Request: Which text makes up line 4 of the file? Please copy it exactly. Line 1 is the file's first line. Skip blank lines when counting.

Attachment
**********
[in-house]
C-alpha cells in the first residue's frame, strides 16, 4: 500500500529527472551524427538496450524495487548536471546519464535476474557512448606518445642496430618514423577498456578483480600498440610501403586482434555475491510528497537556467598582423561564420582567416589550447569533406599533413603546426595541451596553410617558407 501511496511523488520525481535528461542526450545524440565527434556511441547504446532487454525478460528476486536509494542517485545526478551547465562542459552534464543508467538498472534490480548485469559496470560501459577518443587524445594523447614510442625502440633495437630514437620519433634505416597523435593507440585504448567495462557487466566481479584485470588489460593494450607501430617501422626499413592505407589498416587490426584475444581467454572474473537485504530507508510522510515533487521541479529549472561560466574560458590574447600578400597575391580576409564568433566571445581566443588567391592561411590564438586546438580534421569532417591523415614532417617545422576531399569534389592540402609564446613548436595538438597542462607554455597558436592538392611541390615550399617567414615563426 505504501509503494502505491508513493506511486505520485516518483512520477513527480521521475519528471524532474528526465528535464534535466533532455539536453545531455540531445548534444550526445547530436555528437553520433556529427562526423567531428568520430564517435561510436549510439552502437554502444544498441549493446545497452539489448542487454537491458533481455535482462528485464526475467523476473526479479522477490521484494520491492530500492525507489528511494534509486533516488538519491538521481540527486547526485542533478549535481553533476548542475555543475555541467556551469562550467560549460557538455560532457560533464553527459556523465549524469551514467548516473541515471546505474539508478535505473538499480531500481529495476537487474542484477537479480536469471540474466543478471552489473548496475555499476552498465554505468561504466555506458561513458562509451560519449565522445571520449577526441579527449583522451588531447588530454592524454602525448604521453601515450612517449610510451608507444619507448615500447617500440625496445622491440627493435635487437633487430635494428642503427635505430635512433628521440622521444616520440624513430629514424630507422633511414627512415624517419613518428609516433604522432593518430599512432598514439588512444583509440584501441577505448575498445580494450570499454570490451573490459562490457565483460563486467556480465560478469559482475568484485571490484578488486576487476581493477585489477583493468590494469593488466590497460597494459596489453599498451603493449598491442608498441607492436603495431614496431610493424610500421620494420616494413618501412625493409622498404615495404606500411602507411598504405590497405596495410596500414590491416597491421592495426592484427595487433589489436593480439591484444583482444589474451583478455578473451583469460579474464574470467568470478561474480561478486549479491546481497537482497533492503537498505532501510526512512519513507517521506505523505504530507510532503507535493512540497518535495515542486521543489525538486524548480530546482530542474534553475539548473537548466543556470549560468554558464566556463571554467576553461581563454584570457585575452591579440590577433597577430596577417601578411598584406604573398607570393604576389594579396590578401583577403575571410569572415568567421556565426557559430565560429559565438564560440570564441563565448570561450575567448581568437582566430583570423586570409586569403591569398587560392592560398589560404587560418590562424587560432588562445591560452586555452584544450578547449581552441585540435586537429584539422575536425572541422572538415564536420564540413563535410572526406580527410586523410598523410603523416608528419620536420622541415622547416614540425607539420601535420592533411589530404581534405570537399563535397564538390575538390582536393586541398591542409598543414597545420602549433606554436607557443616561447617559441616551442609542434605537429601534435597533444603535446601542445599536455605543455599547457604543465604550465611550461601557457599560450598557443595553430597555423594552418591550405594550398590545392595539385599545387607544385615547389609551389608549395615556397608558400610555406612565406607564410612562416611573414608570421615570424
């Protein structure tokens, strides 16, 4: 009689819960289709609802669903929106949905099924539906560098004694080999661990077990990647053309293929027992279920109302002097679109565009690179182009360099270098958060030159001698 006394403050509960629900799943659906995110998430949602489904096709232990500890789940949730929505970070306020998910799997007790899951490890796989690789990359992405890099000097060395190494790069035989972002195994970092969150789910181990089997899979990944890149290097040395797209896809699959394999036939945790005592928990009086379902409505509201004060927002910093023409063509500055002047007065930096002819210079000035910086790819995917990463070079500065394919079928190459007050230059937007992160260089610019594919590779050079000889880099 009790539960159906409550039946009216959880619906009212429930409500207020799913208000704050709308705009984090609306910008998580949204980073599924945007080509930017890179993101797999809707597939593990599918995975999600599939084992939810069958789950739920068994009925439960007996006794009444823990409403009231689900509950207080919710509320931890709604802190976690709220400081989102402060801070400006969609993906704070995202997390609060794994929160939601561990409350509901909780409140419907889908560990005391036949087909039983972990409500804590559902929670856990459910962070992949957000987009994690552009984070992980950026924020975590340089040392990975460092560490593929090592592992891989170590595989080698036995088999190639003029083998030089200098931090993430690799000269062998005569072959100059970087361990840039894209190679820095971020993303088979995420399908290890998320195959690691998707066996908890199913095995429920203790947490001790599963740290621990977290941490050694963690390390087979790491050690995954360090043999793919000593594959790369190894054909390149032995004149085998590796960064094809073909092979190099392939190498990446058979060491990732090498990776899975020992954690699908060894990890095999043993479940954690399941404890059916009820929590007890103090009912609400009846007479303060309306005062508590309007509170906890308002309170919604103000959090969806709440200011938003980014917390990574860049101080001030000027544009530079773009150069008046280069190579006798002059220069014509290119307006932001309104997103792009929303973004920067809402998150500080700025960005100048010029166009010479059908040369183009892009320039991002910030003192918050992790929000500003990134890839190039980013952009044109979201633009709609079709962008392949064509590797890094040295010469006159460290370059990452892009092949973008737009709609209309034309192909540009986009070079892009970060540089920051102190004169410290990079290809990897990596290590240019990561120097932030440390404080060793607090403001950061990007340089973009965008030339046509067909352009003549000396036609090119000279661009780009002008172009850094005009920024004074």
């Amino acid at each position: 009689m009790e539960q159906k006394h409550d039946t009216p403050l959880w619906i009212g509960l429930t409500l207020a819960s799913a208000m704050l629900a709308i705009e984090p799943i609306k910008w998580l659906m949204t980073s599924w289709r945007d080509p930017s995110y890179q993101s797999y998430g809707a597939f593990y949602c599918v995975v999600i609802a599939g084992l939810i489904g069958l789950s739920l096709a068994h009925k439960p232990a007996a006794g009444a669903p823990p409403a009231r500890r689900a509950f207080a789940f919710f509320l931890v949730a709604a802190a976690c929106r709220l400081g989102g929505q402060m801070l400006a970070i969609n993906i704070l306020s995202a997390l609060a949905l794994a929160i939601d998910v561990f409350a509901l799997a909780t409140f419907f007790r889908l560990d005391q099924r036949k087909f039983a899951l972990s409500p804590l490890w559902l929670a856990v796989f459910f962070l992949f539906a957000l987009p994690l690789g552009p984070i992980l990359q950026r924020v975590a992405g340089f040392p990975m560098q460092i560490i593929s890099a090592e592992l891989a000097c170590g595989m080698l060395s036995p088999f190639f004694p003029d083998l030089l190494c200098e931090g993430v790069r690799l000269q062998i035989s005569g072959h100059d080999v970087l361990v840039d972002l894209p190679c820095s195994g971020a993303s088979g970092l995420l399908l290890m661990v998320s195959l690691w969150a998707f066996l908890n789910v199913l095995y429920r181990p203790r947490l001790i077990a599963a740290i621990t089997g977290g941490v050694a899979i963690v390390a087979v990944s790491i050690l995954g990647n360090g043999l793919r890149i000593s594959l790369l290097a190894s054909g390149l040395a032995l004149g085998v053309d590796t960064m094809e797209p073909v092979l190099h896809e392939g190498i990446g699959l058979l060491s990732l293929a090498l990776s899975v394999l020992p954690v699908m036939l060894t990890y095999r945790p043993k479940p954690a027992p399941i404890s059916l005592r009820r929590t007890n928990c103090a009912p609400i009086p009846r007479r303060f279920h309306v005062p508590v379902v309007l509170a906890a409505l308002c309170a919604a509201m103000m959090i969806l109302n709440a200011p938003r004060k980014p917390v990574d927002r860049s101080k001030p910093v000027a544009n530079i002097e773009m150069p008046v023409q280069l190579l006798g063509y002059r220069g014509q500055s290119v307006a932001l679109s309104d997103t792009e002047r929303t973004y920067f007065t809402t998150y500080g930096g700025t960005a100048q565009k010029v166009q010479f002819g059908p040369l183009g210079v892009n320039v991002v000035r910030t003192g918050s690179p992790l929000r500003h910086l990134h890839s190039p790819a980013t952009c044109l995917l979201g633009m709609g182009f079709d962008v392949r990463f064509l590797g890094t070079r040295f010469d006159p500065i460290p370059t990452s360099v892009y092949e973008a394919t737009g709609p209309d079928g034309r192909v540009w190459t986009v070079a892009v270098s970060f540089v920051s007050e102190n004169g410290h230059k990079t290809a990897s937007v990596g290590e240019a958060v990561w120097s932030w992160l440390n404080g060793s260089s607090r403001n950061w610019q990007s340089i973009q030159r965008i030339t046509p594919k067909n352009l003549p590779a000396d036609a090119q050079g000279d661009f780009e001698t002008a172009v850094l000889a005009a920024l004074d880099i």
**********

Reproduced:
């Amino acid at each position: 009689m009790e539960q159906k006394h409550d039946t009216p403050l959880w619906i009212g509960l429930t409500l207020a819960s799913a208000m704050l629900a709308i705009e984090p799943i609306k910008w998580l659906m949204t980073s599924w289709r945007d080509p930017s995110y890179q993101s797999y998430g809707a597939f593990y949602c599918v995975v999600i609802a599939g084992l939810i489904g069958l789950s739920l096709a068994h009925k439960p232990a007996a006794g009444a669903p823990p409403a009231r500890r689900a509950f207080a789940f919710f509320l931890v949730a709604a802190a976690c929106r709220l400081g989102g929505q402060m801070l400006a970070i969609n993906i704070l306020s995202a997390l609060a949905l794994a929160i939601d998910v561990f409350a509901l799997a909780t409140f419907f007790r889908l560990d005391q099924r036949k087909f039983a899951l972990s409500p804590l490890w559902l929670a856990v796989f459910f962070l992949f539906a957000l987009p994690l690789g552009p984070i992980l990359q950026r924020v975590a992405g340089f040392p990975m560098q460092i560490i593929s890099a090592e592992l891989a000097c170590g595989m080698l060395s036995p088999f190639f004694p003029d083998l030089l190494c200098e931090g993430v790069r690799l000269q062998i035989s005569g072959h100059d080999v970087l361990v840039d972002l894209p190679c820095s195994g971020a993303s088979g970092l995420l399908l290890m661990v998320s195959l690691w969150a998707f066996l908890n789910v199913l095995y429920r181990p203790r947490l001790i077990a599963a740290i621990t089997g977290g941490v050694a899979i963690v390390a087979v990944s790491i050690l995954g990647n360090g043999l793919r890149i000593s594959l790369l290097a190894s054909g390149l040395a032995l004149g085998v053309d590796t960064m094809e797209p073909v092979l190099h896809e392939g190498i990446g699959l058979l060491s990732l293929a090498l990776s899975v394999l020992p954690v699908m036939l060894t990890y095999r945790p043993k479940p954690a027992p399941i404890s059916l005592r009820r929590t007890n928990c103090a009912p609400i009086p009846r007479r303060f279920h309306v005062p508590v379902v309007l509170a906890a409505l308002c309170a919604a509201m103000m959090i969806l109302n709440a200011p938003r004060k980014p917390v990574d927002r860049s101080k001030p910093v000027a544009n530079i002097e773009m150069p008046v023409q280069l190579l006798g063509y002059r220069g014509q500055s290119v307006a932001l679109s309104d997103t792009e002047r929303t973004y920067f007065t809402t998150y500080g930096g700025t960005a100048q565009k010029v166009q010479f002819g059908p040369l183009g210079v892009n320039v991002v000035r910030t003192g918050s690179p992790l929000r500003h910086l990134h890839s190039p790819a980013t952009c044109l995917l979201g633009m709609g182009f079709d962008v392949r990463f064509l590797g890094t070079r040295f010469d006159p500065i460290p370059t990452s360099v892009y092949e973008a394919t737009g709609p209309d079928g034309r192909v540009w190459t986009v070079a892009v270098s970060f540089v920051s007050e102190n004169g410290h230059k990079t290809a990897s937007v990596g290590e240019a958060v990561w120097s932030w992160l440390n404080g060793s260089s607090r403001n950061w610019q990007s340089i973009q030159r965008i030339t046509p594919k067909n352009l003549p590779a000396d036609a090119q050079g000279d661009f780009e001698t002008a172009v850094l000889a005009a920024l004074d880099i």